Automation for Racing Sailboats

Improving Your Skills

Sailing is a complex sport. The racing skipper must read inputs from many sources, process them against their vision of how the weather and competition will change, and translate that into action. All in seconds or less.

So how does the average racing sailor improve? Experience? Lots and lots of experience? This is a hard question. Many successful racing sailors have turned into either authors (Stuart Walker, Buddy Melges) or coaches (Tucker Thompson) or both.  We can buy and read their books and translate them into our experiences on the water. If we are fortunate, we can hire the coach.  But for the average club racer, much of the writing is either impenetrable or is not situation-specific. And coaches are a luxury out of reach of most of us.

The trick is in learning to discern the import changes in the sailing situation and take quick action on them. Most often the mistakes we make are in missing an important change or in wrongly assessing the importance of a change. This isn't surprising - the sheer volume of information steadily flowing to the skipper is daunting:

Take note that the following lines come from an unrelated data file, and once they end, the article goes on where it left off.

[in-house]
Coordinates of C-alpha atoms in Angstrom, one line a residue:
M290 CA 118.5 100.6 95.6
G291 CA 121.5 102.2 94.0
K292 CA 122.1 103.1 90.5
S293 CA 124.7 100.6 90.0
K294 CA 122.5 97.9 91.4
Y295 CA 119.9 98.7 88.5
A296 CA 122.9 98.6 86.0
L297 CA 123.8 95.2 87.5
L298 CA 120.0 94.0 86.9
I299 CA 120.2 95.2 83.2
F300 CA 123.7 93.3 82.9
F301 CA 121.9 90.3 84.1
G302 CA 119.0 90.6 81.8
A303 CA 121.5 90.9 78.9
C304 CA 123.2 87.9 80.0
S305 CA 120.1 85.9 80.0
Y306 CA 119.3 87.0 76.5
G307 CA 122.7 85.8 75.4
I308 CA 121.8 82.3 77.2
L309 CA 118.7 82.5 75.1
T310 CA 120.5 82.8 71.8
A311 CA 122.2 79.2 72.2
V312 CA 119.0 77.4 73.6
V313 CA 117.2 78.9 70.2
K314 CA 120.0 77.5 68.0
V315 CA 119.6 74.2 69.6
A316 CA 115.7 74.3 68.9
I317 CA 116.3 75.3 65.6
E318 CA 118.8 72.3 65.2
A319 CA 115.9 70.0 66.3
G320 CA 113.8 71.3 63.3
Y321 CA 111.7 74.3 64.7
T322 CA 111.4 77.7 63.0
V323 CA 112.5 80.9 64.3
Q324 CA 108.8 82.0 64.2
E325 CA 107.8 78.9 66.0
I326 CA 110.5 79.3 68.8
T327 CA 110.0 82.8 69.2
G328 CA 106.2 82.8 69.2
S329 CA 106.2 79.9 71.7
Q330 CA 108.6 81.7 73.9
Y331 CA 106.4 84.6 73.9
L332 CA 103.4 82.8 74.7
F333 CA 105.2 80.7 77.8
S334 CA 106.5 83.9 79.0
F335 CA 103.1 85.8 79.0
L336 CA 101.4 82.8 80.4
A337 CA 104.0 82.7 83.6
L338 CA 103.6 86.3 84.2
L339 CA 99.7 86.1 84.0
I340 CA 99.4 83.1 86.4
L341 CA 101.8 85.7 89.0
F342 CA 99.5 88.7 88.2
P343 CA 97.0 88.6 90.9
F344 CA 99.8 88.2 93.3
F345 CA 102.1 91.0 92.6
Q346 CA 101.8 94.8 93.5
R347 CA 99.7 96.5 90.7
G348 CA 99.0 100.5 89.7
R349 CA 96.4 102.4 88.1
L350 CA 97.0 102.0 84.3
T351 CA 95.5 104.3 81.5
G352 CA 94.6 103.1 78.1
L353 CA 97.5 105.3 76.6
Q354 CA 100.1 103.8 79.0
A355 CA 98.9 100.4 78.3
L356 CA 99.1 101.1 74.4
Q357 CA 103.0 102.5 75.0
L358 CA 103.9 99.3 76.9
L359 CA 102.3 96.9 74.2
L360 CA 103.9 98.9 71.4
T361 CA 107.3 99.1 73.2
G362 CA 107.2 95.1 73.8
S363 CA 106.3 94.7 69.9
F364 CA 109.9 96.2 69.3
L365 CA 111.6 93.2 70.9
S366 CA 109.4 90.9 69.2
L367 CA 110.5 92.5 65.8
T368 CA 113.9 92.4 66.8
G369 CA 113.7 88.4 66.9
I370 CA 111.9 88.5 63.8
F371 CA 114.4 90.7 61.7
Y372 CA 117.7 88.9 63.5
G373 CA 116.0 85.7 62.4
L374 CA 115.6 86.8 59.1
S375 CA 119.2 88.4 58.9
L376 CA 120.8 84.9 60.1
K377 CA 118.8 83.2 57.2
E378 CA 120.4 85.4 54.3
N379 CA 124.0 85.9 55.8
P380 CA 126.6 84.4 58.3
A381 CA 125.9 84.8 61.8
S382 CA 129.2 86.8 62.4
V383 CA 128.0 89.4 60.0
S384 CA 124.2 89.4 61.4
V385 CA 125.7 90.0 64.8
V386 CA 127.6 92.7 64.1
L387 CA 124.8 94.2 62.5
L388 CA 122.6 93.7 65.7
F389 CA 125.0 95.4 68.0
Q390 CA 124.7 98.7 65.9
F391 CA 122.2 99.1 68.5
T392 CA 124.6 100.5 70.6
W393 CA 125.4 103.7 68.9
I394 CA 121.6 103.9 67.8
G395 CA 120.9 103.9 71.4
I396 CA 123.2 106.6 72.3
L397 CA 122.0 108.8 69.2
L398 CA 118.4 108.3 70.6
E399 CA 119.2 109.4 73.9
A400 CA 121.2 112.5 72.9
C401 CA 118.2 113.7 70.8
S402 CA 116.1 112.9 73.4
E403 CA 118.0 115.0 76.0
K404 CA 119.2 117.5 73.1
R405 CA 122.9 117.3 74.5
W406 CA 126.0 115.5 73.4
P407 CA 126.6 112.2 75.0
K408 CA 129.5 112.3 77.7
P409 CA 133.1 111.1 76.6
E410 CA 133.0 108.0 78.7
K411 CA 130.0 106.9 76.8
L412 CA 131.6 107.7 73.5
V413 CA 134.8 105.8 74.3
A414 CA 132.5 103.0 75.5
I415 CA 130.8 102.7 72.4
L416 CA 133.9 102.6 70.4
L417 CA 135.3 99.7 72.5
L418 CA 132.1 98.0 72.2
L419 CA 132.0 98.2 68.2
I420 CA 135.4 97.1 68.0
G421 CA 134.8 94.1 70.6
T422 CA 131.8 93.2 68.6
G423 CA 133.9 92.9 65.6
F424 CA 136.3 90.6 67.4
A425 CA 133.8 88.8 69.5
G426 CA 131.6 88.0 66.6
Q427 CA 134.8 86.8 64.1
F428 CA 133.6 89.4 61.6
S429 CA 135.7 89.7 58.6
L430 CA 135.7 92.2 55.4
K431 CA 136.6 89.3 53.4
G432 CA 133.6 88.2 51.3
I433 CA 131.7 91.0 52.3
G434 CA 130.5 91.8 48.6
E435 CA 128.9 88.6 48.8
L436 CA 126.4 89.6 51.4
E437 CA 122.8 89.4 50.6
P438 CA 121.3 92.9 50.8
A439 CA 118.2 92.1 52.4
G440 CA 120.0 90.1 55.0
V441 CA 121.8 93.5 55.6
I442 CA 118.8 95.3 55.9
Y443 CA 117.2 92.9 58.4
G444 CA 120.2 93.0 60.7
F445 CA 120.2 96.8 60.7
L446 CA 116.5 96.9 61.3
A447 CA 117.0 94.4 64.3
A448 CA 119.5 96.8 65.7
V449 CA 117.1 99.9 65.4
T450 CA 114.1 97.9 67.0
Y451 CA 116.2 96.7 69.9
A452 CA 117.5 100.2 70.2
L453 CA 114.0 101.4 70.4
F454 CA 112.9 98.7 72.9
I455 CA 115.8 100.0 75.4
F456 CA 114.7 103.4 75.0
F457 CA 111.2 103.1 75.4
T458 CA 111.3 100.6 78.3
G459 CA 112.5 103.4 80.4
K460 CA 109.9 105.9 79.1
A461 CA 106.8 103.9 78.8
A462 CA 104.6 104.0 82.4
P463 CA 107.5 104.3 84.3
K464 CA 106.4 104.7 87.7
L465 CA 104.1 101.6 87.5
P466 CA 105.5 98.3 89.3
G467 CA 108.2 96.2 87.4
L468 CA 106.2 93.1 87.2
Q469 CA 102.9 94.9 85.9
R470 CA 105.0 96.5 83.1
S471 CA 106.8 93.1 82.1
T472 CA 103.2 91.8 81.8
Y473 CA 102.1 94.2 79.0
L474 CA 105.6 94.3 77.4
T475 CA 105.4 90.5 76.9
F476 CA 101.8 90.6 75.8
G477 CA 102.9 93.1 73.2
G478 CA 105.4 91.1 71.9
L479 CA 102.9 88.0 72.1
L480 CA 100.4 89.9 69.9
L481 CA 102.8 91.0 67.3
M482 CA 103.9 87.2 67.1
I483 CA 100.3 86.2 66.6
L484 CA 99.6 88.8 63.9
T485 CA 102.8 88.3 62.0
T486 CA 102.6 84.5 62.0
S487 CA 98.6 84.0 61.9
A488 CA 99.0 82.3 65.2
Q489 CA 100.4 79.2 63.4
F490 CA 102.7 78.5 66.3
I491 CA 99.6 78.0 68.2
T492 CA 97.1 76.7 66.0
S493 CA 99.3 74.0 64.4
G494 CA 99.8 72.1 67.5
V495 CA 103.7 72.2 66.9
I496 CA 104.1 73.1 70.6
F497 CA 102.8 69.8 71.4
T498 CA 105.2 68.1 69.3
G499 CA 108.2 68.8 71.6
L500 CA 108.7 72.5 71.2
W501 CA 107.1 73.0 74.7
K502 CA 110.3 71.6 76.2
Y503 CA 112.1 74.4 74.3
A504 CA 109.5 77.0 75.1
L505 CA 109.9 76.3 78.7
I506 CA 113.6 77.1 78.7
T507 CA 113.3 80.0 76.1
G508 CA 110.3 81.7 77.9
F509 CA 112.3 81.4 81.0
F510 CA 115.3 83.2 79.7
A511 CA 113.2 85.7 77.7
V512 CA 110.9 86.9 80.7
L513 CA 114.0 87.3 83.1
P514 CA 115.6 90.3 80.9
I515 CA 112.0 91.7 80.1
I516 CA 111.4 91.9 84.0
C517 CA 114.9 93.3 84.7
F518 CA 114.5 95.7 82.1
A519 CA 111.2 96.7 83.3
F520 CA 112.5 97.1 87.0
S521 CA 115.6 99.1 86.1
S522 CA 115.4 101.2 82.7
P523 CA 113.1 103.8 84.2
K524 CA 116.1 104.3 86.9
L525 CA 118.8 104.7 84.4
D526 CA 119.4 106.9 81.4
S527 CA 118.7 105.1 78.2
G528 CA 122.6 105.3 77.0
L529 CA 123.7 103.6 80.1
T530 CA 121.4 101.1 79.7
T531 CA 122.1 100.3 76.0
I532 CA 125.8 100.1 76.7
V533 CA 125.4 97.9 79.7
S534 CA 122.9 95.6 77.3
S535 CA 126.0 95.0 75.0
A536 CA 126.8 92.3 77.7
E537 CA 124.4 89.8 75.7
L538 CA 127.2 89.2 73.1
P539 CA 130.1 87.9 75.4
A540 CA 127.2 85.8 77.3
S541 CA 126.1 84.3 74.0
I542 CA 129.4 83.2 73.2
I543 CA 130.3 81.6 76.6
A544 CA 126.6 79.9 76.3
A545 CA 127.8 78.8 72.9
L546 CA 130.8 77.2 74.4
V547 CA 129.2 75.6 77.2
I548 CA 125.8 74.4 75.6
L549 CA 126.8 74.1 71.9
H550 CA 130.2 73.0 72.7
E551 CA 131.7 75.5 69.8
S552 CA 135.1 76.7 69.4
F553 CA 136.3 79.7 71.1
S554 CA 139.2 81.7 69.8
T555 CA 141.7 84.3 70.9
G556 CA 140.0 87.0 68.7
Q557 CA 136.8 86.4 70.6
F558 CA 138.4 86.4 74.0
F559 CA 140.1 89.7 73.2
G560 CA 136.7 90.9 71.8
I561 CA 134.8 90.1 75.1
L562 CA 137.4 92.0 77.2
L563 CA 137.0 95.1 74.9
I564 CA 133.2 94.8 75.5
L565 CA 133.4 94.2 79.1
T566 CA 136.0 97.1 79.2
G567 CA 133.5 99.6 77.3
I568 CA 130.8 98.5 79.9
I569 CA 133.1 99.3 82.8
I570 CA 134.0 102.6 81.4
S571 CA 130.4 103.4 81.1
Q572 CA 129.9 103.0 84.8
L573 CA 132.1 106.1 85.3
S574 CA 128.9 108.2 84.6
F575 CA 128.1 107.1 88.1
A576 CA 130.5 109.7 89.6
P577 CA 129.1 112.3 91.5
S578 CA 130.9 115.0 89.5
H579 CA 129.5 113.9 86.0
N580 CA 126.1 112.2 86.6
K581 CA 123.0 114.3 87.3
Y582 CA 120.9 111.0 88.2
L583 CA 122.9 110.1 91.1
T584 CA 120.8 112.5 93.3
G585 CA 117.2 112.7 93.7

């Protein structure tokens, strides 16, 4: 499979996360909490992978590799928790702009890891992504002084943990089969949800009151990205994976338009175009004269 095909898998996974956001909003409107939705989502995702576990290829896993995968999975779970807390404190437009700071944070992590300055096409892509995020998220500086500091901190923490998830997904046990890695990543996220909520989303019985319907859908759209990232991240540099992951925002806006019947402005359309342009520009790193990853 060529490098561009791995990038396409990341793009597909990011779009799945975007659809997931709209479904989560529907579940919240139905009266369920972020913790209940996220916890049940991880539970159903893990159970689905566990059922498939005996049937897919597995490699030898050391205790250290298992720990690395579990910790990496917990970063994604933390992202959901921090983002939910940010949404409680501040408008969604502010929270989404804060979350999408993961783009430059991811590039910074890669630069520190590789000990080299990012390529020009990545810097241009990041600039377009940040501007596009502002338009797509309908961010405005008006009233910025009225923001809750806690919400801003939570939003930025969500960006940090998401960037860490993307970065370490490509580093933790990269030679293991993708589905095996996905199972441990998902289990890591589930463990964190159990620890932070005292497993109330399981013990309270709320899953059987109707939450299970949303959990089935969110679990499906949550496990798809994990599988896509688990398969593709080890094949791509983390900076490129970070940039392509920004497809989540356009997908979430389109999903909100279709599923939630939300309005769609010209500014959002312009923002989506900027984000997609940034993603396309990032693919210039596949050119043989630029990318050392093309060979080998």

• Wind velocity
  • Wind direction
  • Expected wind changes
  • Current
  • Crew capability
  • Sails and gear
  • Nearby boats' affects
  • Shallows and obstructions
  • Desired positioning
And many others.

There are some fantastic instrument packages out there and they can feed us yet more information to process.  On bigger boats, crew are assigned just to read the instruments and make recommendations to the skipper. And again, this isn't a luxury most of us have.

We feel that there are two specific things we can do to train ourselves more effectively as racing skippers. First is to have a thorough, up-front assessment of the expected conditions for the duration of the race. This embedded understanding reduces the time it takes us to process changes against that model.  Second is to have a thorough post-race evaluation of our decisions and their impact.

Our automation team is developing software for these two purposes. First, to predict the conditions for upcoming races and to optimize route and strategic planning. Second, to analyze data post-race against the observed conditions and the leading competitors to find and optimize the race-course decision points.